“About how much is your family income?”
“12,000 rupees ($180) per month”
“…and let’s see the antiretroviral medication is 2000 rupees ($30) a month”
This was an example of several conversations heard between physician and HIV patient while rounding at the Nizam Institute of Medical Science.
While incredible for several reasons that I’m only beginning to explore on my fourth day here, India has been touted by organizations like Médecins Sans Frontières (MSF) and for their incredible production of generic drugs thus earning it the moniker “pharmacy to the developing world.”
These drugs have become the predominant supply for low income countries and this has certainly been a strong disrupter of the marketplace as noted below and in past MSF reports:
The production of medications in India has become so prolific that it has mirrored the western pharmaceutical industry in ways not limited to the quality of drugs. While working in other low resource settings I’ve observed frequent visits from India pharma reps offering data, samples, and assorted appreciation freebies. One might expect with such robust local production and international distribution that patients in India would have little difficulty affording essential medicines.
Understanding this discordance requires the assessment of income verse drug pricing. Many who have traveled to low income countries may have noted that their dollar goes much further. In this case it might be assumed that while Indian patients make less money their income will go much further. One method termed the purchasing power parity tries to level this discrepancy to truly compare incomes. Per the world bank India’s PPP in 2015 was $6,020 compared to $56,430 in the USA. This means that even after correcting for a cheaper cost of living Indian income is over $50,000 less per year. Further, this represents the median income or 50th percentile and does not represent the poorest of the population who certainly account for a disproportionate amount of the HIV disease burden. Regardless to be on par with the HIV regimen of their American counterparts an Indian patient’s treatment regimen would have to be over 9 times less costly. This very simplified calculation does not include other out of pocket expenses including doctor visits, hospital admissions, and missed opportunities to earn money. So while the global health community may rightfully celebrate victories in drug prices, these changes must be drastic to really become affordable. We’re learning that some government programs are trying to pick up the slack and our patient above was ultimately referred to an antiretroviral distribution center for cost free medication. Expansion of such programs and easier access to services associated to these lifesaving drug regimens would seem imperative to curbing the incredible burden disease.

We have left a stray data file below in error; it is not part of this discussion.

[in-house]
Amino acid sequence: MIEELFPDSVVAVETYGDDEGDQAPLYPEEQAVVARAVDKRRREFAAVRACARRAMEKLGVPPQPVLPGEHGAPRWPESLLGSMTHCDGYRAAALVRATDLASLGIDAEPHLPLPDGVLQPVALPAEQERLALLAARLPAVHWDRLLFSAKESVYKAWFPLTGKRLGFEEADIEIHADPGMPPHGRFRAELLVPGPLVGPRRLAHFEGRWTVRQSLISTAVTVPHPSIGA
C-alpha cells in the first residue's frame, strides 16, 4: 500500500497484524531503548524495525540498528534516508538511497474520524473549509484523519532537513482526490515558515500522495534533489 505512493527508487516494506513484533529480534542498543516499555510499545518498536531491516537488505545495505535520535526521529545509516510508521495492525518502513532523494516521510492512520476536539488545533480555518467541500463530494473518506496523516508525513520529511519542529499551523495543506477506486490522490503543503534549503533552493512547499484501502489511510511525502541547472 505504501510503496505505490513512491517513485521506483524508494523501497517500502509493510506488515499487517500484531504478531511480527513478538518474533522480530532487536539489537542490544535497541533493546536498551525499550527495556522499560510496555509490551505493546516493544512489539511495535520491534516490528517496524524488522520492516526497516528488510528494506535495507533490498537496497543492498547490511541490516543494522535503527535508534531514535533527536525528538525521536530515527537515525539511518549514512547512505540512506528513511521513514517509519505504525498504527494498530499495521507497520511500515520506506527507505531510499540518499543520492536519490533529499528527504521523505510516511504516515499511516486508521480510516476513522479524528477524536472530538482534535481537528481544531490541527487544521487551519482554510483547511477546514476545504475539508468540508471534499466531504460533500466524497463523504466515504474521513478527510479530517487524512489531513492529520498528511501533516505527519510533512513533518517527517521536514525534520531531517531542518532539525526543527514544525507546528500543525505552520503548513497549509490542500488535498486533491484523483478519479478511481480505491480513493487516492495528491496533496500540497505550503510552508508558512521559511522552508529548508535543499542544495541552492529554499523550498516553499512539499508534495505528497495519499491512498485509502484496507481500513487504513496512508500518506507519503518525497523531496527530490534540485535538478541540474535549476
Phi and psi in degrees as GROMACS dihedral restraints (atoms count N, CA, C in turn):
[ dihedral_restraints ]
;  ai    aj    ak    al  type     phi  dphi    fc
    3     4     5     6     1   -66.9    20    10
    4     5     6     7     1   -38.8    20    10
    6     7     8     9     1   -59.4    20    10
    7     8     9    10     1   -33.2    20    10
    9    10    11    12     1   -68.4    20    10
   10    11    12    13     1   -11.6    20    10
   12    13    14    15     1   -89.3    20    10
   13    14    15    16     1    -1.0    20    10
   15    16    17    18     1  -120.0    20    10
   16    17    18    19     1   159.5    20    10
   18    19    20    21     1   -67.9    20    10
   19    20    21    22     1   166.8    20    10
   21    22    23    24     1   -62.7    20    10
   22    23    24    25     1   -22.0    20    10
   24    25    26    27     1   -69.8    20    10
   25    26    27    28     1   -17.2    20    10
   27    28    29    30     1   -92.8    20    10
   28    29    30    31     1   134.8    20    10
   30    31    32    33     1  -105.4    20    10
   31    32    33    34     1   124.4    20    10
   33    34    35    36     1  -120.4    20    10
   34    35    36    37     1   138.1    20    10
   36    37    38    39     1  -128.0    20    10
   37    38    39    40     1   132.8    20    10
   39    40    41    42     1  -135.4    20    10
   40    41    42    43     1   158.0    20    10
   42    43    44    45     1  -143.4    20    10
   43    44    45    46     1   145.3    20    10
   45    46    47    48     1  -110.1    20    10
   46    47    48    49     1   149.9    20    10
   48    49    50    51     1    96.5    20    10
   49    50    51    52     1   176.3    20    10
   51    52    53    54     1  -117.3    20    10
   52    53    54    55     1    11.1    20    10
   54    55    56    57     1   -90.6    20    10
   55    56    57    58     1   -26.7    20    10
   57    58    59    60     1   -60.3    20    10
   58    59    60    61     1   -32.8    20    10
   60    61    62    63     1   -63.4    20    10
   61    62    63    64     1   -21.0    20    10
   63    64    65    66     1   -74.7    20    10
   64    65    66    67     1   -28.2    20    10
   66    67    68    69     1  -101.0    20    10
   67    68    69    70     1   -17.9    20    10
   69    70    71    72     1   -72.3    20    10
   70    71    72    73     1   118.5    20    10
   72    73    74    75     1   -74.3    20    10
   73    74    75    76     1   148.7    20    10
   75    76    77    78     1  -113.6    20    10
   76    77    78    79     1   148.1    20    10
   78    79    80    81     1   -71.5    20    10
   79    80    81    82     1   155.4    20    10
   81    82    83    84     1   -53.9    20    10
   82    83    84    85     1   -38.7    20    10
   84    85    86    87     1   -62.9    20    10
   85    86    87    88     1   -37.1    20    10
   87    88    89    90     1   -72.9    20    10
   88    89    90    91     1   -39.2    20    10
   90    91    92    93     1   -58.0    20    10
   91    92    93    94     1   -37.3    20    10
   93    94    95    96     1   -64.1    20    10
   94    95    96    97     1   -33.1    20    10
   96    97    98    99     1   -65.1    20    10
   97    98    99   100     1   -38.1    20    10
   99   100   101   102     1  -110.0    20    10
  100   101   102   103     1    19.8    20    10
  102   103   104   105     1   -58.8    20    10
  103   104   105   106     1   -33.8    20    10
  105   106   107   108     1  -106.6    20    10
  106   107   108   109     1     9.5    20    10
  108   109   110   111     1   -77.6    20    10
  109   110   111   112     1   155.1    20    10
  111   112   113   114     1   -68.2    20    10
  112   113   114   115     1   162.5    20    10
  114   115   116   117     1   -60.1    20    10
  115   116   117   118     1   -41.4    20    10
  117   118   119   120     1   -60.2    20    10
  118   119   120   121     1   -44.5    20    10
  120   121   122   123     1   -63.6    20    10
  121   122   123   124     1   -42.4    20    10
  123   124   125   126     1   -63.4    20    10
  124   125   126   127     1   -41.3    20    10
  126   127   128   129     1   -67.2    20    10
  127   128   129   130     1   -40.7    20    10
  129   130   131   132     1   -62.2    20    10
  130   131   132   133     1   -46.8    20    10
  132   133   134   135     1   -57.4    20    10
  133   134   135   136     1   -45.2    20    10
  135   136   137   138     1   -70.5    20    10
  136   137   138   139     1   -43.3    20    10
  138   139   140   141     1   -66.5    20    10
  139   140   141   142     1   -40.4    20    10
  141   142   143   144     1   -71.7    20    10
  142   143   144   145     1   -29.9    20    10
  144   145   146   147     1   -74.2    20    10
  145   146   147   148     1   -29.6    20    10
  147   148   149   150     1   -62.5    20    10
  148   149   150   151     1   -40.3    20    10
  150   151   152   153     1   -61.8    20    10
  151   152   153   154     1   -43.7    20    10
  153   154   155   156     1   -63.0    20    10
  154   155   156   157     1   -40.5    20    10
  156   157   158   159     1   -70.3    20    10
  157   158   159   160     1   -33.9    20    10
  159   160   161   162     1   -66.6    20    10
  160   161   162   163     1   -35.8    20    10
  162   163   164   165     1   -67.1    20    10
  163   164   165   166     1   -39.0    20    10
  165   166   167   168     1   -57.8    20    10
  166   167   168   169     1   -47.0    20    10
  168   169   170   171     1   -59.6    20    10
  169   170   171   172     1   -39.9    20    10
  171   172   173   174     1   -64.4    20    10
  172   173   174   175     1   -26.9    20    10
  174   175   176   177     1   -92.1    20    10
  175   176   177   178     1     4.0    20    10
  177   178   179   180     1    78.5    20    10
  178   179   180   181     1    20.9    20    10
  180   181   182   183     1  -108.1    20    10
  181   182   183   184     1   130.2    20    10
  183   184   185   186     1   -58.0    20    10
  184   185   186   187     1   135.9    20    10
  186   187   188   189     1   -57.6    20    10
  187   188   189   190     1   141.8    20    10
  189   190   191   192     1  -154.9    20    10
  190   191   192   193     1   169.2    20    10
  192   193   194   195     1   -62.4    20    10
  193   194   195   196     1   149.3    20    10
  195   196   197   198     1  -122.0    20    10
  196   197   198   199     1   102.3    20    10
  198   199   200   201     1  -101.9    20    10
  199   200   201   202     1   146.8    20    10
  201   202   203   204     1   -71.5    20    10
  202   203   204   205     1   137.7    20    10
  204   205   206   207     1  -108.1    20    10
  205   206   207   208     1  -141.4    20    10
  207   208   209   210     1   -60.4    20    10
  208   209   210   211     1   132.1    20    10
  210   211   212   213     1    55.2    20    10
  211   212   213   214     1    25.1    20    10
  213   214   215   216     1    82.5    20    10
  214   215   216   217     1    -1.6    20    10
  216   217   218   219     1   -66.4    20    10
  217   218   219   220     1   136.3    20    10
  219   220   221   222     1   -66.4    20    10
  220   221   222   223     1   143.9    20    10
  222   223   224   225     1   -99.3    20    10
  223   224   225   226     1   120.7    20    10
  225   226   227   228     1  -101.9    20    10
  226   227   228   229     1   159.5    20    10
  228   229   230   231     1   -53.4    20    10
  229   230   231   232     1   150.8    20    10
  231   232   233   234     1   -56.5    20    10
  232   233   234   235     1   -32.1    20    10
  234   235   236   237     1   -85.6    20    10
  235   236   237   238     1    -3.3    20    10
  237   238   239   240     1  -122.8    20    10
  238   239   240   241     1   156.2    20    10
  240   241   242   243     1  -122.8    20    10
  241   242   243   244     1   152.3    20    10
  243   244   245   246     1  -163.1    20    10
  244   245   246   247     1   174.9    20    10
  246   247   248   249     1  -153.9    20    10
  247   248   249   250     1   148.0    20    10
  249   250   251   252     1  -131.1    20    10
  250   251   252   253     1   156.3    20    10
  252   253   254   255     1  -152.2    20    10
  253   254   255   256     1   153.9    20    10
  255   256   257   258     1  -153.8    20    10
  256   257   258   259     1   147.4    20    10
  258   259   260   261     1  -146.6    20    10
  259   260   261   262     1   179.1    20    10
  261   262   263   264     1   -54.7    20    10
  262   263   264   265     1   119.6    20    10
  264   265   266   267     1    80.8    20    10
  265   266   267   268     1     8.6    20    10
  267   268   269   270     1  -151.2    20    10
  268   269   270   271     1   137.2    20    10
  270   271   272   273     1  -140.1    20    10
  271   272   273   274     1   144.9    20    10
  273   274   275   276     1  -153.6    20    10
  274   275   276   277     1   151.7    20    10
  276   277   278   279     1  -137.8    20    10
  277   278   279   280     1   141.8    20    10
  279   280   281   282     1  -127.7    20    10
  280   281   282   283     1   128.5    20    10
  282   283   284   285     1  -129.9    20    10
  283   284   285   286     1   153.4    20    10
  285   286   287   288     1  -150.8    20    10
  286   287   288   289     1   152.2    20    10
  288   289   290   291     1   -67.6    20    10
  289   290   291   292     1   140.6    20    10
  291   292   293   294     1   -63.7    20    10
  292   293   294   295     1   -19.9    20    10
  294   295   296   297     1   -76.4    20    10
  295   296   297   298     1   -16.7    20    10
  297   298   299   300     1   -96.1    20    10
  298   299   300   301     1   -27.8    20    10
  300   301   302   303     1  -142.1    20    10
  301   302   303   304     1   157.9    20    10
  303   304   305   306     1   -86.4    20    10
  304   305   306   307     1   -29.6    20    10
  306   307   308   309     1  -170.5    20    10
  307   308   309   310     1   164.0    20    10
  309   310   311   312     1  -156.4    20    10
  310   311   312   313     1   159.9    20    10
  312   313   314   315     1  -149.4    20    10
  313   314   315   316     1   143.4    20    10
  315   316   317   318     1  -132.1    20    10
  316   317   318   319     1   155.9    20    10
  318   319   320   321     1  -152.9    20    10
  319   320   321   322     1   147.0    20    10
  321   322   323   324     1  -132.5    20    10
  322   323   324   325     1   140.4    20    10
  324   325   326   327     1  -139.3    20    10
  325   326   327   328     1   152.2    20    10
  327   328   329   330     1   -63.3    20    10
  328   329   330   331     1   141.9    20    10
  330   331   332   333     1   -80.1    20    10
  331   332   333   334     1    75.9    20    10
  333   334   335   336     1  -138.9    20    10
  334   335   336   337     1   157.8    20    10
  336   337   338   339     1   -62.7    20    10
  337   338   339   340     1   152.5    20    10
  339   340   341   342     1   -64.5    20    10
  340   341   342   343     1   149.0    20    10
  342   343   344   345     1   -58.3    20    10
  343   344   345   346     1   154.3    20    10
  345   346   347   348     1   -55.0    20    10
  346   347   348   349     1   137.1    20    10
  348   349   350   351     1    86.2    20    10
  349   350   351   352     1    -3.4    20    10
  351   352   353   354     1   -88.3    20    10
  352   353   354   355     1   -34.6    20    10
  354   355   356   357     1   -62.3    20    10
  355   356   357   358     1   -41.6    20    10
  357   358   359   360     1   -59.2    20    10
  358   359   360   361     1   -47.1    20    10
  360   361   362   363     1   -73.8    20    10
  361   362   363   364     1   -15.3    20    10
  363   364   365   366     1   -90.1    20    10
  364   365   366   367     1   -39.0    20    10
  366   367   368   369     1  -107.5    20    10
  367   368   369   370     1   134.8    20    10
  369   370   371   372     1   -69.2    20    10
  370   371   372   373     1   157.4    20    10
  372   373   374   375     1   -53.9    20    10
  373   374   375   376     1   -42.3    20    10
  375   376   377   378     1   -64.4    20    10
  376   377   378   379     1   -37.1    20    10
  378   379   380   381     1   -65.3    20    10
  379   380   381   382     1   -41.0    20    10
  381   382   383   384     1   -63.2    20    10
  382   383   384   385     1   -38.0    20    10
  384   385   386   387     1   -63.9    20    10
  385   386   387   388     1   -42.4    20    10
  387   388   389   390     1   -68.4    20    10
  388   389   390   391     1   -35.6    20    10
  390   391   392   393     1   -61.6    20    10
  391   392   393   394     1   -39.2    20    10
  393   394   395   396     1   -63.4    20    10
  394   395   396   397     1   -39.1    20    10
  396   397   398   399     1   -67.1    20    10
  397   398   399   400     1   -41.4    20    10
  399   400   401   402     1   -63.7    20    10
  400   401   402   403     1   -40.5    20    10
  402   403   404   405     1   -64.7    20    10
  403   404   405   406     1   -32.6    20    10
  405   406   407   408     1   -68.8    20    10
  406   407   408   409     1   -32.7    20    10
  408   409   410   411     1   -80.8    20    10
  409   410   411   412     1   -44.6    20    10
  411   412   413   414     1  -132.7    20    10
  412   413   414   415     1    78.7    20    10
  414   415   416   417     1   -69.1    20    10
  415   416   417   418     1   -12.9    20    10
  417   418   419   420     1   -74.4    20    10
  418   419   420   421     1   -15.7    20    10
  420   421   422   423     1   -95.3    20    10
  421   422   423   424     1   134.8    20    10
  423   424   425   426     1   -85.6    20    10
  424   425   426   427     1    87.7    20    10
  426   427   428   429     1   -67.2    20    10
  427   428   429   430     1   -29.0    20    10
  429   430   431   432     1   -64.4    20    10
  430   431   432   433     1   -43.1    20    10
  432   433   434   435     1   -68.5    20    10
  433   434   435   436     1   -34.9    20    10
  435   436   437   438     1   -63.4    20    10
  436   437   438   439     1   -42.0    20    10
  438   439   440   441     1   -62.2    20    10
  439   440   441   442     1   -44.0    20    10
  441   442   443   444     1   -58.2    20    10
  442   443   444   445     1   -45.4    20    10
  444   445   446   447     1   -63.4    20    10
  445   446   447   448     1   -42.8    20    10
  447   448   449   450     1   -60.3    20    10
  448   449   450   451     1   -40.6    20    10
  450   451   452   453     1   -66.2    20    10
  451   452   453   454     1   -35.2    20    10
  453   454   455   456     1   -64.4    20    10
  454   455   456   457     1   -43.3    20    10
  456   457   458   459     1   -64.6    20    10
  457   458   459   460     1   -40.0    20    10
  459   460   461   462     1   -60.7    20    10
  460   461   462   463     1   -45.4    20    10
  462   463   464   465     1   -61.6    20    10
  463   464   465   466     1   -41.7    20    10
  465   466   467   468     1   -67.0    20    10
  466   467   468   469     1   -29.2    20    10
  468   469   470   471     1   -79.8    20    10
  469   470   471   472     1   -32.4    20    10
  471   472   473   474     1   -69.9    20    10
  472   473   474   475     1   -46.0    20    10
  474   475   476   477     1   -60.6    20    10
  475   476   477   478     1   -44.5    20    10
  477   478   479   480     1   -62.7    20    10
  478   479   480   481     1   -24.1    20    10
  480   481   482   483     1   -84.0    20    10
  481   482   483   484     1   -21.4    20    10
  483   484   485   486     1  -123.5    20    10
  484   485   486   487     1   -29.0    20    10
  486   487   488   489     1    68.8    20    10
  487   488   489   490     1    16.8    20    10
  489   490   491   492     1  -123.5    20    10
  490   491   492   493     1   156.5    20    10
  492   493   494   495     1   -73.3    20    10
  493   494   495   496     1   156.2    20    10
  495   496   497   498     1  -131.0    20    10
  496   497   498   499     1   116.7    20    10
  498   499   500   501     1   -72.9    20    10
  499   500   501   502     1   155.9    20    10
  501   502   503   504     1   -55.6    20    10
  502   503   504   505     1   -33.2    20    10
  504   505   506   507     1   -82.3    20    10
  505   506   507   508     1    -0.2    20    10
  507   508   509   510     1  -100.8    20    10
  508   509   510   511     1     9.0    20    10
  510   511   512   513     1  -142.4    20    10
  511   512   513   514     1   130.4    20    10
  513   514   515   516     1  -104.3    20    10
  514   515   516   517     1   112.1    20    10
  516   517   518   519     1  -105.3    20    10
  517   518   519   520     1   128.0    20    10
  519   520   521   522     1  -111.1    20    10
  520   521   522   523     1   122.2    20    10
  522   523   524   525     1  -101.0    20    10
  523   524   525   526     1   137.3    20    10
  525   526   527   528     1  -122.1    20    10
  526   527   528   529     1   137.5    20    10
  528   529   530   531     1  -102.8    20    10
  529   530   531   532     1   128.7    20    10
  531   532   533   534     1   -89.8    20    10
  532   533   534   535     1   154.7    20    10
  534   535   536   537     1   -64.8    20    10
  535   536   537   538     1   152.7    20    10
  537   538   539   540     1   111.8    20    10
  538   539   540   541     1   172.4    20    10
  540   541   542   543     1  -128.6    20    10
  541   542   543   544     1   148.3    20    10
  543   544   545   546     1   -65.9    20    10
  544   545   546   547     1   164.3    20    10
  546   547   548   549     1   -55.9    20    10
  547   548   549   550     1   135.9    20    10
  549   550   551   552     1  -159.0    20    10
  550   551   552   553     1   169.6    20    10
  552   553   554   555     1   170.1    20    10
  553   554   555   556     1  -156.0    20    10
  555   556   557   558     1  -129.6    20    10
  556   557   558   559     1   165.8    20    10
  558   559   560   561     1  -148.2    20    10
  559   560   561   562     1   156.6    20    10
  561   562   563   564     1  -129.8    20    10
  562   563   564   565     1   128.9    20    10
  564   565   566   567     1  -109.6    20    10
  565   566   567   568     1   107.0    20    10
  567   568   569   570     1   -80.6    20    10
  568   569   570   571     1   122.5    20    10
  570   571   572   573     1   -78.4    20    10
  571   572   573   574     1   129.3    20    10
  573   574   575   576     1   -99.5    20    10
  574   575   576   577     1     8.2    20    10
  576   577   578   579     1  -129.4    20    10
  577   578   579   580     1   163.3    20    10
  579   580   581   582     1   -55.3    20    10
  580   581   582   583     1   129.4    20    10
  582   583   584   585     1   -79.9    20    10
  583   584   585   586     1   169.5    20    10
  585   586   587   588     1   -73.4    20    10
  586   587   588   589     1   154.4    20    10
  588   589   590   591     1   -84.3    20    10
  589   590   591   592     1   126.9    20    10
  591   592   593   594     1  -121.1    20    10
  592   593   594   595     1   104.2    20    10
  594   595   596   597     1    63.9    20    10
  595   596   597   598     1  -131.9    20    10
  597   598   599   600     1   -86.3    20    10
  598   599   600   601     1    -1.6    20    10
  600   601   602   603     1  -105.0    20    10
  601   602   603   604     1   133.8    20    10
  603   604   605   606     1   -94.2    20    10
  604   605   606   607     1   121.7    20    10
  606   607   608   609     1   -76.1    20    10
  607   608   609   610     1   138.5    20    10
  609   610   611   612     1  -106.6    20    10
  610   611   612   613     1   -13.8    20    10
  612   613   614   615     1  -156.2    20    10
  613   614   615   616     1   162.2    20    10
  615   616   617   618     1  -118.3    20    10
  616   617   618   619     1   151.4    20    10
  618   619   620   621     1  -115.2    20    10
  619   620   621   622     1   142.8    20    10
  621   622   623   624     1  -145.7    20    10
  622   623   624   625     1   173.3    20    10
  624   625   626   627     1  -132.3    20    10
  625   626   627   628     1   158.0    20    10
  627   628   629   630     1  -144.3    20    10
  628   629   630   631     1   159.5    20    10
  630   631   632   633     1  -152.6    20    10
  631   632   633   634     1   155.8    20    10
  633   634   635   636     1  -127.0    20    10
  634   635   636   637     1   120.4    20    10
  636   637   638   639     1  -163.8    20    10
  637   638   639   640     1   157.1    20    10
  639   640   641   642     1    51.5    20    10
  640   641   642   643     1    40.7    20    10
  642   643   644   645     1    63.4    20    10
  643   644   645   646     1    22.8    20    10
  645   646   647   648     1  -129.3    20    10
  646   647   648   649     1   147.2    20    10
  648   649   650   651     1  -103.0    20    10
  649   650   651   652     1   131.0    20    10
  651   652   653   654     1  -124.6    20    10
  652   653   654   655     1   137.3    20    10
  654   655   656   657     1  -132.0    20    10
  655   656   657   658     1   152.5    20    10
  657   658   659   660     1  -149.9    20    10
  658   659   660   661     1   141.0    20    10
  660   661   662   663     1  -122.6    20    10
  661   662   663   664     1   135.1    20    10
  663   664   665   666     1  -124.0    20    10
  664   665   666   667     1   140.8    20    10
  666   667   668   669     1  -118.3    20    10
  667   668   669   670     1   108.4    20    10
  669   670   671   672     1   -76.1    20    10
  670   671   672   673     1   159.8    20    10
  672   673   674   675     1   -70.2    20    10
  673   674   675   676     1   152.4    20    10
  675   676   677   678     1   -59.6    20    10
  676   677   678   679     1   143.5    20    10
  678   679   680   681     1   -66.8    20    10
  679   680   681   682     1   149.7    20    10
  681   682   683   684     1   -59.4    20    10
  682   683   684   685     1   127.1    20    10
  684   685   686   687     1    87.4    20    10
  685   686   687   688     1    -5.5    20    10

Stay tuned for more posts on what makes India Incredible and our journey to explore it. You can follow me on twitter @eddiebriercheck or search #BMCglobalhealth to learn how the rest of our team is doing. And please tweet us your thoughts, questions and culinary suggestions.
Eddie Briercheck is a PGY-2 at Boston Medical Center and a member of the Global Health Pathway.
GNI per capita, PPP (current international $) http://data.worldbank.org/indicator/NY.GNP.PCAP.PP.CD
MSF: The impact of patents on access to medicines